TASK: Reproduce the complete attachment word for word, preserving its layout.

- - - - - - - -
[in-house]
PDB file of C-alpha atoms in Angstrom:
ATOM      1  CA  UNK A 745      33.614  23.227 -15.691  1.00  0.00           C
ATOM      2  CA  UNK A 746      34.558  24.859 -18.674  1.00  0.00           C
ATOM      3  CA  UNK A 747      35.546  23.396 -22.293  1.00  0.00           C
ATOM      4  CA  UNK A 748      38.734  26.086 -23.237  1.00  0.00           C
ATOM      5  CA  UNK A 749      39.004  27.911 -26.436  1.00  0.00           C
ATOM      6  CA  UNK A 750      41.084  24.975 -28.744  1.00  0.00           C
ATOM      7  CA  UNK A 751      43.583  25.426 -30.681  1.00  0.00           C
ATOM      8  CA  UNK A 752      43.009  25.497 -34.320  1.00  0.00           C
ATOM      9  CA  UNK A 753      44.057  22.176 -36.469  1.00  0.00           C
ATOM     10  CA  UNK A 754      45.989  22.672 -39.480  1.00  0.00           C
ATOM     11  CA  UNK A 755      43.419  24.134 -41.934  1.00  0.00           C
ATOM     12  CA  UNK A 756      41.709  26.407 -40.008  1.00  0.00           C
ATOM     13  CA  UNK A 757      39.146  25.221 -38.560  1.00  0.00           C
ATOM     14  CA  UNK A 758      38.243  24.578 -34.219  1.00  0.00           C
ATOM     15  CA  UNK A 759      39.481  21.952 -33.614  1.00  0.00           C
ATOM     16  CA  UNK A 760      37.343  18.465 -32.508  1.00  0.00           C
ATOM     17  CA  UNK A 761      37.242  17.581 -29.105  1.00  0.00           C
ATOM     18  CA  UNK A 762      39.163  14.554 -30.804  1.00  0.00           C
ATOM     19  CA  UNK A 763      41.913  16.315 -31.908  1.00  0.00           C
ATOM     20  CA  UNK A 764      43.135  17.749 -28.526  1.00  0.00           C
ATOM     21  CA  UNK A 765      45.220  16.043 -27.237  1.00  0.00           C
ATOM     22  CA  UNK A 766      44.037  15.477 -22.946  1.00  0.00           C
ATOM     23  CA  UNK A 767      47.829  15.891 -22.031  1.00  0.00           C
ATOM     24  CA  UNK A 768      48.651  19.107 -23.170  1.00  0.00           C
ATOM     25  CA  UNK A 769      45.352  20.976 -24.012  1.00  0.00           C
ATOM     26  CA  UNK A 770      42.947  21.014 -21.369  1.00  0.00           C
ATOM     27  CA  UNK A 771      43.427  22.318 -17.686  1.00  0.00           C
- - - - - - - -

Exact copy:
[in-house]
PDB file of C-alpha atoms in Angstrom:
ATOM      1  CA  UNK A 745      33.614  23.227 -15.691  1.00  0.00           C
ATOM      2  CA  UNK A 746      34.558  24.859 -18.674  1.00  0.00           C
ATOM      3  CA  UNK A 747      35.546  23.396 -22.293  1.00  0.00           C
ATOM      4  CA  UNK A 748      38.734  26.086 -23.237  1.00  0.00           C
ATOM      5  CA  UNK A 749      39.004  27.911 -26.436  1.00  0.00           C
ATOM      6  CA  UNK A 750      41.084  24.975 -28.744  1.00  0.00           C
ATOM      7  CA  UNK A 751      43.583  25.426 -30.681  1.00  0.00           C
ATOM      8  CA  UNK A 752      43.009  25.497 -34.320  1.00  0.00           C
ATOM      9  CA  UNK A 753      44.057  22.176 -36.469  1.00  0.00           C
ATOM     10  CA  UNK A 754      45.989  22.672 -39.480  1.00  0.00           C
ATOM     11  CA  UNK A 755      43.419  24.134 -41.934  1.00  0.00           C
ATOM     12  CA  UNK A 756      41.709  26.407 -40.008  1.00  0.00           C
ATOM     13  CA  UNK A 757      39.146  25.221 -38.560  1.00  0.00           C
ATOM     14  CA  UNK A 758      38.243  24.578 -34.219  1.00  0.00           C
ATOM     15  CA  UNK A 759      39.481  21.952 -33.614  1.00  0.00           C
ATOM     16  CA  UNK A 760      37.343  18.465 -32.508  1.00  0.00           C
ATOM     17  CA  UNK A 761      37.242  17.581 -29.105  1.00  0.00           C
ATOM     18  CA  UNK A 762      39.163  14.554 -30.804  1.00  0.00           C
ATOM     19  CA  UNK A 763      41.913  16.315 -31.908  1.00  0.00           C
ATOM     20  CA  UNK A 764      43.135  17.749 -28.526  1.00  0.00           C
ATOM     21  CA  UNK A 765      45.220  16.043 -27.237  1.00  0.00           C
ATOM     22  CA  UNK A 766      44.037  15.477 -22.946  1.00  0.00           C
ATOM     23  CA  UNK A 767      47.829  15.891 -22.031  1.00  0.00           C
ATOM     24  CA  UNK A 768      48.651  19.107 -23.170  1.00  0.00           C
ATOM     25  CA  UNK A 769      45.352  20.976 -24.012  1.00  0.00           C
ATOM     26  CA  UNK A 770      42.947  21.014 -21.369  1.00  0.00           C
ATOM     27  CA  UNK A 771      43.427  22.318 -17.686  1.00  0.00           C